The Winnipeg Jets need to buy out Ondrej Pavelec, inside man

Harrison Mooney
WINNIPEG, MB - APRIL 3: Mark Stuart #5 of the Winnipeg Jets helps out Ondrej Pavelec #31 in third period action in an NHL game against the Pittsburgh Penguins at the MTS Centre on April 3, 2014 in Winnipeg, Manitoba, Canada. (Photo by Marianne Helm/Getty Images)

The Toronto Maple Leafs lost Saturday night's contest versus the Winnipeg Jets much the same way they've lost several games this season: by being seriously outplayed and outshot, while their mayor got drunk, and then wandering off into the night to do shenanigans.

Meanwhile, the Jets won the game in much the same way they've won most of their games this season: in spite of their goaltender, Ondrej Pavelec.

Halfway through the first period, before the Jets turned it on (or before Toronto's penchant for getting drastically outperformed caught up with them, in a microcosm of their entire season) Winnipeg found themselves down 2-1, courtesy two goals that featured pretty poor play from their starter.

It's tough to really blame Pavelec on the first. When Nazem Kadri Tyler Bozak and Phil Kessel break in 2-on-1, there's a pretty good chance the puck's going in. Granted, there's an even better chance when you severely overplay the shooter like Pavelec did, allowing himself to get so frozen that Kadri Bozak may as well have slid the pass to Kessel across his face.

The Leafs' second goal, however, is entirely Pavelec's doing. Watch this unfortunate bit of stickhandling, as Pavelec misplays a wrap-around, then watches as the puck beats him back to the goal-mouth.

And I do mean watches. Pavelec is alarmingly, disconcertingly, buyout-deservingly nonchalant about this drifting puck. In the replay from the reverse angle, you can see him take two half-hearted strides, then make an attempt to poke the puck out of harm's way that's about twice as half-hearted (quarter-hearted?).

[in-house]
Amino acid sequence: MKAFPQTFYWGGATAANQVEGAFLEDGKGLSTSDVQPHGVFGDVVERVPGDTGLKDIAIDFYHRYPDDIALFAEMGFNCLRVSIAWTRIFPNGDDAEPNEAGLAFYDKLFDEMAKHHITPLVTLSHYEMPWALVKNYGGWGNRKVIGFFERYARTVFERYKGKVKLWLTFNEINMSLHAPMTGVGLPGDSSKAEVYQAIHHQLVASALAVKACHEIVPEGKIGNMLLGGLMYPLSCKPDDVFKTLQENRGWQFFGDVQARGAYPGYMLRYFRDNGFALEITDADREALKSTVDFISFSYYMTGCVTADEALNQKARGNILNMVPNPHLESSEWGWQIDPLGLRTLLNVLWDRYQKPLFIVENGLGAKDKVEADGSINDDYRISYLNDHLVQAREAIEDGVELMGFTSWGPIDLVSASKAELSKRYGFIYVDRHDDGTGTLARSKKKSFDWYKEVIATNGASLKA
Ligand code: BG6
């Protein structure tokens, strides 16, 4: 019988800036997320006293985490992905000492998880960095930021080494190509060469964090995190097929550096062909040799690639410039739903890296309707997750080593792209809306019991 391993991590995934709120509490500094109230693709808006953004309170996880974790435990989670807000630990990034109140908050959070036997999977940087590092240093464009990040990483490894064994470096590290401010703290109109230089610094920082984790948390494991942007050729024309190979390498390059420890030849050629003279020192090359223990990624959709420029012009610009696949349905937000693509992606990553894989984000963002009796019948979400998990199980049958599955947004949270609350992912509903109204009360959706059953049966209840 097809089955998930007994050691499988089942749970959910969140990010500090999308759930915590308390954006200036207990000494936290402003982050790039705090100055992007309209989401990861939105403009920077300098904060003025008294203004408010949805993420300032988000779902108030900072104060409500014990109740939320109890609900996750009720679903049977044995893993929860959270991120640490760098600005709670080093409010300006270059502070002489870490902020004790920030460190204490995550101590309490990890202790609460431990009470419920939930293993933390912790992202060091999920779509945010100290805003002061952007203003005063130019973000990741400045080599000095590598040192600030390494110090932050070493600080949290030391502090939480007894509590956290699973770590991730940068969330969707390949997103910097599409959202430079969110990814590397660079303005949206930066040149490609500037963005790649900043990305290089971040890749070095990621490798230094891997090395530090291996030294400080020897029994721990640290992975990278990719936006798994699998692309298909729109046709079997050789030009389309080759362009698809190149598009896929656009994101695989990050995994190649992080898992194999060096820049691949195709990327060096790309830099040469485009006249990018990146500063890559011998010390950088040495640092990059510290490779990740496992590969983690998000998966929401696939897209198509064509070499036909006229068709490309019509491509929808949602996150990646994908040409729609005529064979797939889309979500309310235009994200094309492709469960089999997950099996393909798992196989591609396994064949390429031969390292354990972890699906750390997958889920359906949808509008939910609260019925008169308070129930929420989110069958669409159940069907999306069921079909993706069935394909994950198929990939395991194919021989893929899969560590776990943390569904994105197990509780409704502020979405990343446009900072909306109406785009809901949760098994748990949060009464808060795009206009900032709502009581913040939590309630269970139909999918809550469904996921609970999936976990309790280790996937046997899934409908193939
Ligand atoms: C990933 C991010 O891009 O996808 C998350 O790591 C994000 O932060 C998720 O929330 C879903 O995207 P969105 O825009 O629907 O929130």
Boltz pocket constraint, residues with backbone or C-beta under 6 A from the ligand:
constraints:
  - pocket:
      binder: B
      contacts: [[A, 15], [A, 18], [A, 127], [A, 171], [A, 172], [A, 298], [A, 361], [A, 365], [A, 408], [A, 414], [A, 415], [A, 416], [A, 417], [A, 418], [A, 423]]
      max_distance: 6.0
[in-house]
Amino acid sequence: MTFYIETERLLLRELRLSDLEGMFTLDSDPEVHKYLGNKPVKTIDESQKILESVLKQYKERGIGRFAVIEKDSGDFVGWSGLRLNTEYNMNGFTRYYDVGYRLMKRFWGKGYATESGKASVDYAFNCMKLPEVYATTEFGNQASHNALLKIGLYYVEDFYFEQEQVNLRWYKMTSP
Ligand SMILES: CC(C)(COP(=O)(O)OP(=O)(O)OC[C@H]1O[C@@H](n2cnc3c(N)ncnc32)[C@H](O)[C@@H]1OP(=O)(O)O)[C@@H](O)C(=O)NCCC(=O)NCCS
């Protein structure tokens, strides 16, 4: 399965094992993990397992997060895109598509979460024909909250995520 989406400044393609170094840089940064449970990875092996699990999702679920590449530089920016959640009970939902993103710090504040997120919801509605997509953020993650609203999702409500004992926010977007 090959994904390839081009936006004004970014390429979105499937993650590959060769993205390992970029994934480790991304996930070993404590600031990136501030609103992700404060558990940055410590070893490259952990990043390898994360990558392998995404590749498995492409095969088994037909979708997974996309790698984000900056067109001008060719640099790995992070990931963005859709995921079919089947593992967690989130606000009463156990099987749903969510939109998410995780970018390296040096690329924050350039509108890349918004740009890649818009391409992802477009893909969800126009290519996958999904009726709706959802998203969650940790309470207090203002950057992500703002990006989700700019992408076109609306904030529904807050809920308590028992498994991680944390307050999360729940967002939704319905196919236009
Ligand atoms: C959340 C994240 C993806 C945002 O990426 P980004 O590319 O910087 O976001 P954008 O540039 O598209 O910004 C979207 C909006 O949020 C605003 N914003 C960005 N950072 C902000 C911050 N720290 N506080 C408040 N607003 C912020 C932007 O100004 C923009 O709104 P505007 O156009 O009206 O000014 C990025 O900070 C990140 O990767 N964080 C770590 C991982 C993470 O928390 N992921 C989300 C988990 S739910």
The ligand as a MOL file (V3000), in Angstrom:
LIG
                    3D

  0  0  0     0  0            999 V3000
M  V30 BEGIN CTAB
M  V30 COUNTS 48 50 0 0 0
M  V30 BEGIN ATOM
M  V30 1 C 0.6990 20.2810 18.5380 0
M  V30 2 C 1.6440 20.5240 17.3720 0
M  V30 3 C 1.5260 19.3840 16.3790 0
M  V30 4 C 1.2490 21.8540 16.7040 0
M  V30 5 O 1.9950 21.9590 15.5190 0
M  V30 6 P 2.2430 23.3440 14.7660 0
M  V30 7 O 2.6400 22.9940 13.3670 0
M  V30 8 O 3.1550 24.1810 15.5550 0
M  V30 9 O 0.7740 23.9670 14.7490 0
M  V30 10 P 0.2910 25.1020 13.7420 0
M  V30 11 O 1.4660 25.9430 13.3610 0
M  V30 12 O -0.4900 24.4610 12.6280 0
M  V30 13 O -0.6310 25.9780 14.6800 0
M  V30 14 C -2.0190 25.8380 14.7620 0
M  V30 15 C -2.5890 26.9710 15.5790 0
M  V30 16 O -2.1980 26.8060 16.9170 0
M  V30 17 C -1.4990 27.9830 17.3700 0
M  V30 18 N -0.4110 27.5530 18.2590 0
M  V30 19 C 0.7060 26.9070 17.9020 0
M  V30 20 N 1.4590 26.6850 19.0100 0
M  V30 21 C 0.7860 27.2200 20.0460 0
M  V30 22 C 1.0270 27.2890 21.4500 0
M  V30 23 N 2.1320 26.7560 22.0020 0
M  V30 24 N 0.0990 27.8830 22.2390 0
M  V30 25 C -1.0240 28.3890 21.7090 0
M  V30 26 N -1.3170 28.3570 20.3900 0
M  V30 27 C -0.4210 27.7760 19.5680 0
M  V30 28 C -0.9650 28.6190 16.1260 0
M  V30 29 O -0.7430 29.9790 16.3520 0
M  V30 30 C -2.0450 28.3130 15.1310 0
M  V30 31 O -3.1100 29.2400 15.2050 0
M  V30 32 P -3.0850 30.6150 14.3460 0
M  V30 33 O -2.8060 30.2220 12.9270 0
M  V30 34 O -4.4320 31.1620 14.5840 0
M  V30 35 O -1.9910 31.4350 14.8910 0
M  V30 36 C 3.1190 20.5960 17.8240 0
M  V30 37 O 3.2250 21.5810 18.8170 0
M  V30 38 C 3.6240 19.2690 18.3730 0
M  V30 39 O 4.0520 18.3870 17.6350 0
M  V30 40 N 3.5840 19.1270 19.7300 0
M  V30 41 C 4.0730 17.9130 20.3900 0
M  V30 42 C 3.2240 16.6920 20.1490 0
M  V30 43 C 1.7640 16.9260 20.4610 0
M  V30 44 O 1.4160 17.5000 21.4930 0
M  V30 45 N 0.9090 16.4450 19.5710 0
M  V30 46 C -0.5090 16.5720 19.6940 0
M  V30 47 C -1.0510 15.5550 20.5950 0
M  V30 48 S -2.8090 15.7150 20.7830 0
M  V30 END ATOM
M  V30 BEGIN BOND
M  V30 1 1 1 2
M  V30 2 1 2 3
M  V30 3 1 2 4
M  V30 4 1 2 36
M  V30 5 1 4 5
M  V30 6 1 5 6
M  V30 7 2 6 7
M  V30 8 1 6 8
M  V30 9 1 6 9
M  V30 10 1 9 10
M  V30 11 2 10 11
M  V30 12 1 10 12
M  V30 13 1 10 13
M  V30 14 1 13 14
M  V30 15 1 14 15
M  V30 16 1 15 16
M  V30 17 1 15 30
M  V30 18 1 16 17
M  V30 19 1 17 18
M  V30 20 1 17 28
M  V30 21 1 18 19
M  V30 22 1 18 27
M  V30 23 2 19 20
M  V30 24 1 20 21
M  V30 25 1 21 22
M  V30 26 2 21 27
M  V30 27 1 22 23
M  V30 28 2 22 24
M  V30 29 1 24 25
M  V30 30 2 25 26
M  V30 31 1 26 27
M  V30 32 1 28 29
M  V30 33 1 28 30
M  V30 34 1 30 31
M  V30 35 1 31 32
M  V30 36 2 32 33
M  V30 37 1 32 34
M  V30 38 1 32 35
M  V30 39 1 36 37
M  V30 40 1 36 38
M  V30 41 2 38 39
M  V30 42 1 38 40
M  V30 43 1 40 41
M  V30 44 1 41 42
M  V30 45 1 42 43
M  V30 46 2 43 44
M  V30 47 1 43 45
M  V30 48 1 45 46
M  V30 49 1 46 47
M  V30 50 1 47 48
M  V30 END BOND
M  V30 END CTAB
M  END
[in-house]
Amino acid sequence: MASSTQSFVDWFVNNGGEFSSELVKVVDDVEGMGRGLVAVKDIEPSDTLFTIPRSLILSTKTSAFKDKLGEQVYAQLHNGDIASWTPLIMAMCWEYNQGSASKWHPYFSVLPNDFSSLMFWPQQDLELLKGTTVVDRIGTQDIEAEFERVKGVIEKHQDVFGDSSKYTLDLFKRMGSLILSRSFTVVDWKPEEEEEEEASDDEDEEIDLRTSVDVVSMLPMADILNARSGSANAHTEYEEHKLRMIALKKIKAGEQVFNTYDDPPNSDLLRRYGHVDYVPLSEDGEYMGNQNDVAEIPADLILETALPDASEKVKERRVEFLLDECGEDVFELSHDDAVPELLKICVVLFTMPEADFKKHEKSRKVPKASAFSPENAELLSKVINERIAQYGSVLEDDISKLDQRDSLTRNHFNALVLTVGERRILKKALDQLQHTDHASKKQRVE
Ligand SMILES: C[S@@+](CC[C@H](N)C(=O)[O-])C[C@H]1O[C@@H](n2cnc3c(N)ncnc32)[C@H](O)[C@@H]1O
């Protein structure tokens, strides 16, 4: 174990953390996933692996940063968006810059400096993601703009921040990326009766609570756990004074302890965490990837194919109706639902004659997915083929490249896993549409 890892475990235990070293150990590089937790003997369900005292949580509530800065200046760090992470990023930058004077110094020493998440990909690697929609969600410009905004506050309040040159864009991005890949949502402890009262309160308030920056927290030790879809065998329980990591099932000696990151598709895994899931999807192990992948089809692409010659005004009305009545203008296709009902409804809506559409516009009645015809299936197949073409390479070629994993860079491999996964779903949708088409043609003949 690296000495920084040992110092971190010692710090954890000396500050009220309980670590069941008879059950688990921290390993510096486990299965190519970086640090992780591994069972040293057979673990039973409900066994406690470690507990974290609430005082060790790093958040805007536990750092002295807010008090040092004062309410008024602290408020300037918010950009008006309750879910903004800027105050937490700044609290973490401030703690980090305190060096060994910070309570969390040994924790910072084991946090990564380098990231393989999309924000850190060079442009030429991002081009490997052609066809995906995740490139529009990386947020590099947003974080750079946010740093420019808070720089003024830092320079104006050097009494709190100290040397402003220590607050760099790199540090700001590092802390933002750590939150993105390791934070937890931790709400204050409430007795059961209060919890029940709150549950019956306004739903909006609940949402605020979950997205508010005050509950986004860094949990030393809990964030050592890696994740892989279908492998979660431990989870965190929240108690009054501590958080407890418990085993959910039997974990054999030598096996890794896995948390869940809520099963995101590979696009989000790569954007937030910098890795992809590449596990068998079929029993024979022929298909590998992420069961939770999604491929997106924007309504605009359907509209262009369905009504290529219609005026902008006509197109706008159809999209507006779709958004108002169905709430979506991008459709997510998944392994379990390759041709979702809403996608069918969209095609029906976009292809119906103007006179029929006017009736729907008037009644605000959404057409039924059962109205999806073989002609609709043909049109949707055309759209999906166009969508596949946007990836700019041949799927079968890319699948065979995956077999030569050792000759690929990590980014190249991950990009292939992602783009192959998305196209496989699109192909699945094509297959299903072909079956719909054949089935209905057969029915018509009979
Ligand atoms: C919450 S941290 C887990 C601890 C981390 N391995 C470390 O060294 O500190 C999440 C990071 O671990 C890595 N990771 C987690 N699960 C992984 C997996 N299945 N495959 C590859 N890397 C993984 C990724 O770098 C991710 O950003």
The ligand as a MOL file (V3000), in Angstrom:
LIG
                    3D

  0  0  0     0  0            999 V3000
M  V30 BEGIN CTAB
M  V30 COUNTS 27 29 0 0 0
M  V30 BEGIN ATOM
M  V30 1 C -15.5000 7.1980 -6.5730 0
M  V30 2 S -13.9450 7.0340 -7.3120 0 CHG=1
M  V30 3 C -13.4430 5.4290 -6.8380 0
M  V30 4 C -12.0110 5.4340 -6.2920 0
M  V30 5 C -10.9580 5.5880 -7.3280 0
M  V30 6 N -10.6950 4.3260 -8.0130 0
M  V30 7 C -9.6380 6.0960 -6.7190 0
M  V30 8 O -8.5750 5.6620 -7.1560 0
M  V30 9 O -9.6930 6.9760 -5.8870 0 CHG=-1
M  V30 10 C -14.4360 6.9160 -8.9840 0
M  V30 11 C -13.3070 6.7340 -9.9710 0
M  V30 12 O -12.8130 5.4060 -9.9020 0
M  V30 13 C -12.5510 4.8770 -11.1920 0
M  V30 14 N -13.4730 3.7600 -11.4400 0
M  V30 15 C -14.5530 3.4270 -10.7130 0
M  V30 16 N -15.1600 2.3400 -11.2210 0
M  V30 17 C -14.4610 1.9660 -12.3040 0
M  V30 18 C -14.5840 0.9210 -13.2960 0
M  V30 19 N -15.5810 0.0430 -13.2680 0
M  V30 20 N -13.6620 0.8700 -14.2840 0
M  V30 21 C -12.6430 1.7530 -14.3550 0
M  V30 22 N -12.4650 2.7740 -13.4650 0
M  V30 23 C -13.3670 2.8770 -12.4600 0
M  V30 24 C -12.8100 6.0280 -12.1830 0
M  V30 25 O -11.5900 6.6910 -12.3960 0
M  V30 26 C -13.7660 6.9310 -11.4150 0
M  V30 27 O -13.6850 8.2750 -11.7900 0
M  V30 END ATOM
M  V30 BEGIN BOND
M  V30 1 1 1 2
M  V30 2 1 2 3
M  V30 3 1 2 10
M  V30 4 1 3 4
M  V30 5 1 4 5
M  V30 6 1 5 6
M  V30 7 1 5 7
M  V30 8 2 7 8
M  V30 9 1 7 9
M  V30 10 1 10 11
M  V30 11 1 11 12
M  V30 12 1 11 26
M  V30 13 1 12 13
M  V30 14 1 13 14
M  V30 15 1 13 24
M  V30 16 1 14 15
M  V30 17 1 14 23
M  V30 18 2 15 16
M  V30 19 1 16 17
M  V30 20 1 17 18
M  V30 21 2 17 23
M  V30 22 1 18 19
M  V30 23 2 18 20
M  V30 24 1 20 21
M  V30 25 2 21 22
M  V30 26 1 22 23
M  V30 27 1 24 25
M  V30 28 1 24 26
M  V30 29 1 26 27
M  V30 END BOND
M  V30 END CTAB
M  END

There is a GIF. It is a moving portrait of a man who cares very little if the puck goes in his net, which is weird, since it's literally his one job to prevent that from happening. It's up there with the Ovechkin disconnected controller GIF, except Ovechkin is a professional goal-scorer, not a professional goal-preventer.

This is the Winnipeg Jets starting netminder. The backbone of their team. They need a new backbone, I'd say.

No one is asking Pavelec to be Henrik Lundqvist (and he couldn't be, anyway). But what the Jets do need out of him, especially since he's got a cap hit just shy of $4 million for the next two years, is league average goaltending. A good team can win in the NHL with that.

Pavelec isn't even close, and he's never been close. The last three seasons, the mean save percentage for goaltenders has been around .915. Pavelec has never come anywhere near that with the Jets (although he did post a .914 in 2010-11, when they were still the Thrashers).

In 2011-12, the year that earned him his contract, his save percentage was .906, and it's been falling ever since. This season, it sits at just .901, and if the trend continues, next year it will be in the eight hundreds. Your starter shouldn't be flirting a .8. (There's a DUI joke in here somewhere.)

For further contrast: in 28 games this season, backup Al Montoya, an average goalie, has a save percentage of .920. And there will be several goalies on the market this offseason who can give you average goaltending for pennies on the dollar. 

It amazes me that Evander Kane, one of hockey's best young players, continued to get scratched without explanation, while Pavelec is sent out to bring the Jets down from the inside night after night. If The biggest thing the Jets could do to improve this offseason, and the thing they must do, is pay Ondrej Pavelec to go away.

Sure, the Jets could just stop starting Pavelec, I guess, but at this point, there's no explanation for their continued faith in him besides addiction. They need him out of their lives.

For a slightly more visual argument (although, seriously, all you need is that clip), check out this infographic from Arctic Ice Hockey.